Life as a Female Filipino DJ


DJ Kuttin Kandi is one of hip hop’s most respected female turntablists and a member of several DJ crews, including Fifth Platoon and Anomolies. Raised in Queens, New York by Filipino parents, Kandi learned how to DJ as a teenager and has been competing publicly in DJ competitions for the past seven years. Her work has appeared on a variety of record labels, including Asian Improv Records, which released her track “It’s About That Time,” on a CD to benefit the annual Asian Pacific Islander Student High School Motivational Conference at University of California at Santa Cruz. Kandi is currently based in New York but competes in DJ competitions around the country.

How did you first get involved in DJing?

There were so many people I grew up around who were DJs. I had a lot of influences. My first musical influence was my father. He wasn’t a musician, but he loved music. We would spend the weekends listening to music together. He had a great record collection. Throughout high school I was into music and I started meeting DJs around school. I had met so many DJs-- a group that did freestyle, another group did hip hop, another person that did house music. I always wanted to learn how to DJ but I couldn’t afford my own turntables. I was 16 and I was trying to save up. I was learning how to DJ at my friends’ houses, but it was difficult because I couldn’t take the turntables home with me. I would go to their houses to practice everyday. Eventually I got my own turntables when I was 18. I had meet Rho (Roli Rho of Fifth Platoon) and I started learning more and more. When I finally had my own set, that’s when I could really start to learn. Especially with Roli being in my life, he was a really huge influence in my DJ career. He was one of the best DJs I knew. I knew other DJs that were good, but when I met Roli he was more than good; he was the best. I wanted to do what he was doing; I wanted to be as good as he was. When he started to compete, I wanted to do the same thing… Even when I didn’t have my own turntables, he pushed me to learn by myself because you really have to learn by yourself. You can’t lean on someone. When you’re up there DJing, you can’t ask anyone for help.

Do you feel that people see you as Roli Rho’s girlfriend rather than a DJ in your own right?

In the beginning it was like that. When I first started, I didn’t tell anyone I was learning to DJ. I didn’t want anyone to make fun of me. It was intimidating to be a female DJ.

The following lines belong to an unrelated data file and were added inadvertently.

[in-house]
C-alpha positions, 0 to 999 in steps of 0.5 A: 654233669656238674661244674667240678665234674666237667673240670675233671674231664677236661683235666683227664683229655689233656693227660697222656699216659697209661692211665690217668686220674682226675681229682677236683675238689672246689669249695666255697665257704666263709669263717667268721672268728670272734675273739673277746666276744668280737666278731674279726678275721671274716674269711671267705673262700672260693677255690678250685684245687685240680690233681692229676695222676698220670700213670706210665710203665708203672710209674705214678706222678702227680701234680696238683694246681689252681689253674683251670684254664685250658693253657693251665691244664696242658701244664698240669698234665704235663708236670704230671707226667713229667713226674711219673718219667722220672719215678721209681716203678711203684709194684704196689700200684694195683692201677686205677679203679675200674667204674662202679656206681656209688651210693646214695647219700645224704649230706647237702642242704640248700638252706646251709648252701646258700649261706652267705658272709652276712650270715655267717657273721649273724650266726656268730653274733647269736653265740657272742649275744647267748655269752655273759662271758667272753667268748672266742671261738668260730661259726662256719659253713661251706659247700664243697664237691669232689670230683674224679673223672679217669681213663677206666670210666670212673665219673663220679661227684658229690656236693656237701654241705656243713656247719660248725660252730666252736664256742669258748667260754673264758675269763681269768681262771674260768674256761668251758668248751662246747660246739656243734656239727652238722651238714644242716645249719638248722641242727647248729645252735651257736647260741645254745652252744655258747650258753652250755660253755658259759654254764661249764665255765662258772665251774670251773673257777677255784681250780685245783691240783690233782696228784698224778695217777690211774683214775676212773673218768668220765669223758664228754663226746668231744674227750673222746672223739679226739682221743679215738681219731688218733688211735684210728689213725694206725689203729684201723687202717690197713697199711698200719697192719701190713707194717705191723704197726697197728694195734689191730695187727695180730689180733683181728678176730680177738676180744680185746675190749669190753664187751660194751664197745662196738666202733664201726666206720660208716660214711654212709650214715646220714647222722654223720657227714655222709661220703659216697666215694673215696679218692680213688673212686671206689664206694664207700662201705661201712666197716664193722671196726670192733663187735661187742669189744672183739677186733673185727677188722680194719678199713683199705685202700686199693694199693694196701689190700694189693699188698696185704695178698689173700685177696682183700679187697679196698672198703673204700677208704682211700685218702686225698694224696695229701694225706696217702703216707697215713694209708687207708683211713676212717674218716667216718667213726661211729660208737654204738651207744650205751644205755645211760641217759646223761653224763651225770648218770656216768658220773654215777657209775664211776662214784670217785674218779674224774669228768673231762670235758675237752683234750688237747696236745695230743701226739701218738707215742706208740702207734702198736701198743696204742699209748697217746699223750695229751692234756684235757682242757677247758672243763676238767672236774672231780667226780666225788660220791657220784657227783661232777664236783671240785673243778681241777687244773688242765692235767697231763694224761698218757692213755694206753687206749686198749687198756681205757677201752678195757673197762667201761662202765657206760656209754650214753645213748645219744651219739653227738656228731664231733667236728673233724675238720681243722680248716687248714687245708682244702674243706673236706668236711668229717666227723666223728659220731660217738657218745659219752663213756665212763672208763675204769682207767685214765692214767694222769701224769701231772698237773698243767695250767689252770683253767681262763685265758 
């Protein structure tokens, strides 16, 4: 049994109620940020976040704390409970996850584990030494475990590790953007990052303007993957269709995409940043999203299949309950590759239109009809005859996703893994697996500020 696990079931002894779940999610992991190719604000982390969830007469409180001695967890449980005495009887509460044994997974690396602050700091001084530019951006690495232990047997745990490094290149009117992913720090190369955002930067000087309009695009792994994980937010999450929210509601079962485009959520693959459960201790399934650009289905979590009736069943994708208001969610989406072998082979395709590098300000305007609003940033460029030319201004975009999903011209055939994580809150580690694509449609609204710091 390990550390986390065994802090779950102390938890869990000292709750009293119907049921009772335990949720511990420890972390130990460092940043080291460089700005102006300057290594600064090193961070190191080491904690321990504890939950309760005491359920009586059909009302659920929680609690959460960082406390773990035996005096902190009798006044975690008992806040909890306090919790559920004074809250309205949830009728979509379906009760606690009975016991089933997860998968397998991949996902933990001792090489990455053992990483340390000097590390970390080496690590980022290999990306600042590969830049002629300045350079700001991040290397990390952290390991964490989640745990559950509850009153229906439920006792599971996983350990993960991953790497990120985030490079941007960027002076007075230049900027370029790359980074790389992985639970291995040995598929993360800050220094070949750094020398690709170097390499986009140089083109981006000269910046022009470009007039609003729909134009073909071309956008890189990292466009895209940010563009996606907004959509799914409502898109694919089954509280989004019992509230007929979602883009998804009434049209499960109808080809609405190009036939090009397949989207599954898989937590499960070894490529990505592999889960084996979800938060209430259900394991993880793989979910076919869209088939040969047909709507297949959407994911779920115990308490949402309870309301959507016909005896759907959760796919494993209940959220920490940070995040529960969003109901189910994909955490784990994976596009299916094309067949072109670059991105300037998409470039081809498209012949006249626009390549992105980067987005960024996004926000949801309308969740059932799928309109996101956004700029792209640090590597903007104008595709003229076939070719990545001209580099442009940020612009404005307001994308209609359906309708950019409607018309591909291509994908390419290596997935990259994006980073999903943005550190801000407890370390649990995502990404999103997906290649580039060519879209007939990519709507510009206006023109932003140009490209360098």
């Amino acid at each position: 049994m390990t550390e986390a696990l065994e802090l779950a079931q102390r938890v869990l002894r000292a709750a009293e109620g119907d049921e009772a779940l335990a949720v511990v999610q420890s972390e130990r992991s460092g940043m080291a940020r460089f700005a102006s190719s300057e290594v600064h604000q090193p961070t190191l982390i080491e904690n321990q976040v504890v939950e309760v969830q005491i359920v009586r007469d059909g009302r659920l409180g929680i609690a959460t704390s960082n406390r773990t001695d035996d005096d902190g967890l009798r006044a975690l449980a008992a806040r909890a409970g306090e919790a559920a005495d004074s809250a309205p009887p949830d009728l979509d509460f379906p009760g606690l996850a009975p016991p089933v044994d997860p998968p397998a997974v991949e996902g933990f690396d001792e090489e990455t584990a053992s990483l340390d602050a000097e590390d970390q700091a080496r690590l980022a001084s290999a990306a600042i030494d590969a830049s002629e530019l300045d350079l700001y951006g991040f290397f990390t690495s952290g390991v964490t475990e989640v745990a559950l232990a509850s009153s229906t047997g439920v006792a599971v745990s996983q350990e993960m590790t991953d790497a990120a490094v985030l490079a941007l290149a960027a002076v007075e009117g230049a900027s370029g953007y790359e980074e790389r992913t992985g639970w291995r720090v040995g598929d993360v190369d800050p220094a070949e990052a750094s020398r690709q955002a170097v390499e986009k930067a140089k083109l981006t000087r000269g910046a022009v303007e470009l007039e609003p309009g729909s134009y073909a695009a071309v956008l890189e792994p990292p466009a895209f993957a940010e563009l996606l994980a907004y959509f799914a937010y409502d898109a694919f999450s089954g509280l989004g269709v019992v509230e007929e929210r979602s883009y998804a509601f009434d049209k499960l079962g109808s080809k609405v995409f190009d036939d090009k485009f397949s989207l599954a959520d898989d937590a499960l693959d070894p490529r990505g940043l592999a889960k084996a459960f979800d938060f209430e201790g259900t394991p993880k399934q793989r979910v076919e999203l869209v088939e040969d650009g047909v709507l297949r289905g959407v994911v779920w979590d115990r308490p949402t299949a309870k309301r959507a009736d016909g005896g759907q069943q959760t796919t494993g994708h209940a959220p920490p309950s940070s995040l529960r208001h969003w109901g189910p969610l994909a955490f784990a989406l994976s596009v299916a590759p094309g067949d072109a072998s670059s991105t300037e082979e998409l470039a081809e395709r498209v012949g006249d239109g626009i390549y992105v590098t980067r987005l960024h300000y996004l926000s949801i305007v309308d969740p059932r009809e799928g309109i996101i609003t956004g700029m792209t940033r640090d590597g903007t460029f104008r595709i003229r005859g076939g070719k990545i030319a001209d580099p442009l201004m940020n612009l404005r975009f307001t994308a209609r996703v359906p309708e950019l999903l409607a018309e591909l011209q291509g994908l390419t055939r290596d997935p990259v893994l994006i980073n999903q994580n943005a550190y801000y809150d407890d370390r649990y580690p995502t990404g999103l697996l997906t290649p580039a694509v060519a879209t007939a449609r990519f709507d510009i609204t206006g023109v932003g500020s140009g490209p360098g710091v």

Does it upset you that you’re often billed as a “female DJ” rather than just a DJ?

There are times it frustrates me, when I feel like if I were not a female it would be easier to get things done. Or sometimes I wonder, “Did I get this gig because I am a female?” It has its advantages and disadvantages, but altogether, I try not to let it affect my music or how I work as a DJ. [The "female DJ" label] annoys me a lot of times, but it also makes me happy a lot of times. I’ve gotten to meet a lot of people by being a “female DJ.” I’ve gotten to work with a lot of women who I felt a bond with as a female DJ and I know I wouldn’t have that bond if I were a male DJ.

Has being Asian American been a barrier to your success at all?

I can’t say there has been a lot of racial tension in the hip hop [scene]; it’s just not like that at all. I know spinning at hip hop clubs [being Asian] was a problem in the beginning of Roli’s career. But it’s really not like that now. If you got skills, you’re going to get in there. As for the industry itself, I really can’t tell you. There hasn’t been enough of the Asian American community in the industry, but Asian Americans do exist in hip hop. They’re just not well known. No one has ever said to me, “you can’t do a gig because you’re Asian.” I have never felt that. I did feel that people were surprised. People said, “Oh, you DJ? I don’t know that many Asian DJs that spin hip hop and play the music that you do.” If I tell them my whole life story and how I started, then they understand why I DJ. But you are seeing a lot more Asian DJs out there now, like Q-Bert. If people know about them, then they’re not surprised that I’m Asian and I’m a DJ. Now it’s even becoming more of a stereotype for Filipinos to be DJs. No one has ever told me I couldn’t do it. Even in the hip hop industry, they’ve accepted us and I’ve been invited to play at many important gigs. The underground hip hop scene has always been very welcoming of us. Some people say hip hop is a black thing, but it’s not even like that.

Growing up in Queens, was hip hop culture always a big part of your life?

Yes, since I was a kid I was always around hip hop culture and it has influenced the way I grew up. I lived in two different worlds. I was born in Elmhurst, Queens and my mom moved us out of the neighborhood when I was five or six. I wasn’t that old, but I was still aware of my surroundings. We moved to Fresh Meadows, into a quieter, more [affluent] neighborhood. It’s a really nice quiet neighborhood with a Jewish community, but I was going to school around the projects. I also always wanted to fit in. I didn’t want to tell the kids in school exactly where I lived. But it was the same thing here in the Jewish community. I’ve lived on two different sides of the world, living in the Jewish community and trying to fit in there with my white neighbors and then going to school in the projects and trying to fit in there too. I saw a different side of the world.